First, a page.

Are local food and the local food movement taking us where we want to go? Or are we hitching our wagons to the wrong stars?
AbstractMuch is being made of local food. It is at once a social movement, a diet, and an economic strategy—a popular solution—to a global food system in great distress. Yet, despite its popularity or perhaps because of it, local food (especially in the US) is also something of a chimera if not a tool of the status quo. This paper reflects on and contrasts aspects of current local food rhetoric with Dalhberg’s notion of a regenerative food system. It identifies three problematic emphases—the locavore emphasis, the Wal-Mart emphasis, and the Pollan emphasis—and argues that they are shifting local food (as a concept and a social movement) away from the deeper concerns of equity, citizenship, place-building, and sustainability. It is suggested that local food activists and advocates might consider the use of multiple methodologies and forms of expression to explore the integration and reintegration of local food into diverse and redundant place-based practice. A short case study of a low-income, urban neighborhood in Lansing, Michigan, illustrates the value of contextual analysis for more fully enabling the local food movement and a regenerative food system. Copyright Springer Science+Business Media B.V. 2011
Download InfoIf you experience problems downloading a file, check if you have the proper application to view it first. In case of further problems read the IDEAS help page. Note that these files are not on the IDEAS site. Please be patient as the files may be large.
As the access to this document is restricted, you may want to look for a different version under "Related research" (further below) or search for a different version of it.
Bibliographic InfoArticle provided by Springer in its journal Agriculture and Human Values.
Volume (Year): 28 (2011)
Issue (Month): 2 (June)
Contact details of provider:
Web page: http://www.springer.com/economics/journal/10460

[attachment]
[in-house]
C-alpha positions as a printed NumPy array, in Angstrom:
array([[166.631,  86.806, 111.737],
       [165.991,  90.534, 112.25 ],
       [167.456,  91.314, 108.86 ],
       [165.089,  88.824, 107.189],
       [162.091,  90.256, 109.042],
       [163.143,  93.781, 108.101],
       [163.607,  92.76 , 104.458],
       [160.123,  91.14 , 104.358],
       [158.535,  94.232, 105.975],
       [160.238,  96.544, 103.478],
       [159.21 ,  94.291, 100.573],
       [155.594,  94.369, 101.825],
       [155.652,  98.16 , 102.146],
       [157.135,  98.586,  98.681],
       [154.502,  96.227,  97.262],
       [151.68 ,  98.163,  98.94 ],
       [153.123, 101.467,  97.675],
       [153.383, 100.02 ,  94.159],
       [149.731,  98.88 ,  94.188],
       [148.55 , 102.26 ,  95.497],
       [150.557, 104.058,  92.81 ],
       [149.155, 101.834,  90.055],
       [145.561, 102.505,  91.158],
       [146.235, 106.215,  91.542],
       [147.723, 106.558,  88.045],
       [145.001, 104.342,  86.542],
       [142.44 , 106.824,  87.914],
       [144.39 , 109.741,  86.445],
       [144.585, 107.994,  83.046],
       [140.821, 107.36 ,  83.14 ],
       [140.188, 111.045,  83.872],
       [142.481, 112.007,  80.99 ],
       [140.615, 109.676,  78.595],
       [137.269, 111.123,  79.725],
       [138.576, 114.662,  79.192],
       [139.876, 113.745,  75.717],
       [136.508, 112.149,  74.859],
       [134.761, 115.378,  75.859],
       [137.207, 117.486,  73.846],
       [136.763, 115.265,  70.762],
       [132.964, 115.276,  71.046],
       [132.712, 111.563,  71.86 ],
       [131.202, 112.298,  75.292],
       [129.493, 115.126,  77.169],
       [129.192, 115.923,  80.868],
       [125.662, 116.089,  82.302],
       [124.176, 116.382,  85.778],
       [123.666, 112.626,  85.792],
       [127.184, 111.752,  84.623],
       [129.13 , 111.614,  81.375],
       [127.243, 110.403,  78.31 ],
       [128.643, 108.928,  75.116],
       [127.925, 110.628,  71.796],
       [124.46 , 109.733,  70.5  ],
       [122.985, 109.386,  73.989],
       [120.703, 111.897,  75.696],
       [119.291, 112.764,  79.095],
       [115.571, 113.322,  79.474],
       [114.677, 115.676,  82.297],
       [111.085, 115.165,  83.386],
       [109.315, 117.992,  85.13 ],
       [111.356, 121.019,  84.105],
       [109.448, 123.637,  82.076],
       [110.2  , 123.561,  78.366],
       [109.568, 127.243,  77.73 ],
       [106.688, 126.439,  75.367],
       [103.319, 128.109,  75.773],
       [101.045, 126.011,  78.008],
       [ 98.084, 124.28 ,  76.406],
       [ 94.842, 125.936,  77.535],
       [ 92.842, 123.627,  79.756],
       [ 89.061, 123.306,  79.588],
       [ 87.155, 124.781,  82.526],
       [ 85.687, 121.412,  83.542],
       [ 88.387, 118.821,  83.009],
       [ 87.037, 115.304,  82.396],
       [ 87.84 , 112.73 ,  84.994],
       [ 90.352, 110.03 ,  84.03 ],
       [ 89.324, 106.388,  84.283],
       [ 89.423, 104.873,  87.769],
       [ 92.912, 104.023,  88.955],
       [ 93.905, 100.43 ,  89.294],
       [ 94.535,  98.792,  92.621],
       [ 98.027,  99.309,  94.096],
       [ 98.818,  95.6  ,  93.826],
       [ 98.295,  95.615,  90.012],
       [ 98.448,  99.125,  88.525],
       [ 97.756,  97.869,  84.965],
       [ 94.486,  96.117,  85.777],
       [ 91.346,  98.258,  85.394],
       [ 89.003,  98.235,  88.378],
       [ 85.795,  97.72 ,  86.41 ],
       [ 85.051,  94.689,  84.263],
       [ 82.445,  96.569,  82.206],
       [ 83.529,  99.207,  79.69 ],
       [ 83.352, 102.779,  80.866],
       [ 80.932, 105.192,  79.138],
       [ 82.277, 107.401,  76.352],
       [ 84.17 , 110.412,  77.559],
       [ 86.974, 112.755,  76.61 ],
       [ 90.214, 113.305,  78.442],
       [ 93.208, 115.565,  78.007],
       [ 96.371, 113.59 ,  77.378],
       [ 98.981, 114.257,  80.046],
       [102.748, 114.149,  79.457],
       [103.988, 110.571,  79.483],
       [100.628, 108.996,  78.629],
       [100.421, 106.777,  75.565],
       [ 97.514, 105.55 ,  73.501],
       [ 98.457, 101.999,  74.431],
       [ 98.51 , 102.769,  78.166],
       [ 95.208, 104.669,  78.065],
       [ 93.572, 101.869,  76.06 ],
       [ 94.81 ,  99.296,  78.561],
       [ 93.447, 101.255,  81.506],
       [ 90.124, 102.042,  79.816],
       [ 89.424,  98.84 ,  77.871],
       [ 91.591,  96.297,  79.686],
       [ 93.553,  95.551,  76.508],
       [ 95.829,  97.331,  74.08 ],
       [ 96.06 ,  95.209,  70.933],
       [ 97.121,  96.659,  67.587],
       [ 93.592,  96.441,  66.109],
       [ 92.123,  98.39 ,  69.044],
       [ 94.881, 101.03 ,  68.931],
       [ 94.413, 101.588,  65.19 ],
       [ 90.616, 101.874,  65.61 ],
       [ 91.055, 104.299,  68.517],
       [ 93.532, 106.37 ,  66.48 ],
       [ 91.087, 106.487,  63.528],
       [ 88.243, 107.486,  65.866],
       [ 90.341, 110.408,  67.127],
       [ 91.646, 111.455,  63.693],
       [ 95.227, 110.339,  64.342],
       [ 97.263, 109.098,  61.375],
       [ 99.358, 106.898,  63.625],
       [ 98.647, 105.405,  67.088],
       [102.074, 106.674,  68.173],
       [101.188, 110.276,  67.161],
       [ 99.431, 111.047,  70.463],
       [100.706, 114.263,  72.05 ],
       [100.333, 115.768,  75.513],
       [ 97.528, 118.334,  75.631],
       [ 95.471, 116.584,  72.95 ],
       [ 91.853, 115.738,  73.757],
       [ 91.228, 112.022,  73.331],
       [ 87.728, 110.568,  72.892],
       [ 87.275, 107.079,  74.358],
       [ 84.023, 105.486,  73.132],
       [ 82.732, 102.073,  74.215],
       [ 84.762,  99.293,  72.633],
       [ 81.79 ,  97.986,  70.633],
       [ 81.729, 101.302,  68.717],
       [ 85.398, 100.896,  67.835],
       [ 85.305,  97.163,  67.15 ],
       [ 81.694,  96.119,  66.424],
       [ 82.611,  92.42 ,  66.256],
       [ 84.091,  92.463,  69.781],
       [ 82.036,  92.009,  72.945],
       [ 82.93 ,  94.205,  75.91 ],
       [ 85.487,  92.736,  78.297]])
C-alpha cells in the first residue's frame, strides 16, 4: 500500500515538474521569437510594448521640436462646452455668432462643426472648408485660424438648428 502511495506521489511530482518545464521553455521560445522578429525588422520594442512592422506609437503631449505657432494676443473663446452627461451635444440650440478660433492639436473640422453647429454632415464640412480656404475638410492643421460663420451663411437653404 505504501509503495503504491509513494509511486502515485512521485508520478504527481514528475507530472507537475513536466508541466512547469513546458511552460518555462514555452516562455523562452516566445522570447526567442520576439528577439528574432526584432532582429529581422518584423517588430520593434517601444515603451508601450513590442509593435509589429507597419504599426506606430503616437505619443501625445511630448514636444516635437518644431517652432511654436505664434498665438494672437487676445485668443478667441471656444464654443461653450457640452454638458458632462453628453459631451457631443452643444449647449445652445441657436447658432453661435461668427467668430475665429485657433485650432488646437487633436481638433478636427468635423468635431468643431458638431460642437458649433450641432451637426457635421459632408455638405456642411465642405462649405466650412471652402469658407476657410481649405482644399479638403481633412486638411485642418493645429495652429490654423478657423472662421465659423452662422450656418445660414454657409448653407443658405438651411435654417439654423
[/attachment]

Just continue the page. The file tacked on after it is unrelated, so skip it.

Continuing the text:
Please report citation or reference errors to , or , if you are the registered author of the cited work, log in to your RePEc Author Service profile, click on "citations" and make appropriate adjustments.:
- Gail Feenstra, 2002. "Creating space for sustainable food systems: Lessons from the field," Agriculture and Human Values, Springer, vol. 19(2), pages 99-106, June.
- Laura DeLind, 2002. "Place, work, and civic agriculture: Common fields for cultivation," Agriculture and Human Values, Springer, vol. 19(3), pages 217-224, September.
- Laura DeLind & Philip Howard, 2008. "Safe at any scale? Food scares, food regulation, and scaled alternatives," Agriculture and Human Values, Springer, vol. 25(3), pages 301-317, September.
- Robin Roff, 2007. "Shopping for change? Neoliberalizing activism and the limits to eating non-GMO," Agriculture and Human Values, Springer, vol. 24(4), pages 511-522, December.
- Steven Schnell, 2013. "Food miles, local eating, and community supported agriculture: putting local food in its place," Agriculture and Human Values, Springer, vol. 30(4), pages 615-628, December.
- Brian Obach & Kathleen Tobin, 2014. "Civic agriculture and community engagement," Agriculture and Human Values, Springer, vol. 31(2), pages 307-322, June.
- Mundler, Patrick & Rumpus, Lucas, 2012. "The energy efficiency of local food systems: A comparison between different modes of distribution," Food Policy, Elsevier, vol. 37(6), pages 609-615.
For technical questions regarding this item, or to correct its authors, title, abstract, bibliographic or download information, contact: (Guenther Eichhorn) or (Christopher F Baum).
If you have authored this item and are not yet registered with RePEc, we encourage you to do it here. This allows to link your profile to this item. It also allows you to accept potential citations to this item that we are uncertain about.
If references are entirely missing, you can add them using this form.
If the full references list an item that is present in RePEc, but the system did not link to it, you can help with this form.
If you know of missing items citing this one, you can help us creating those links by adding the relevant references in the same way as above, for each refering item. If you are a registered author of this item, you may also want to check the "citations" tab in your profile, as there may be some citations waiting for confirmation.
Please note that corrections may take a couple of weeks to filter through the various RePEc services.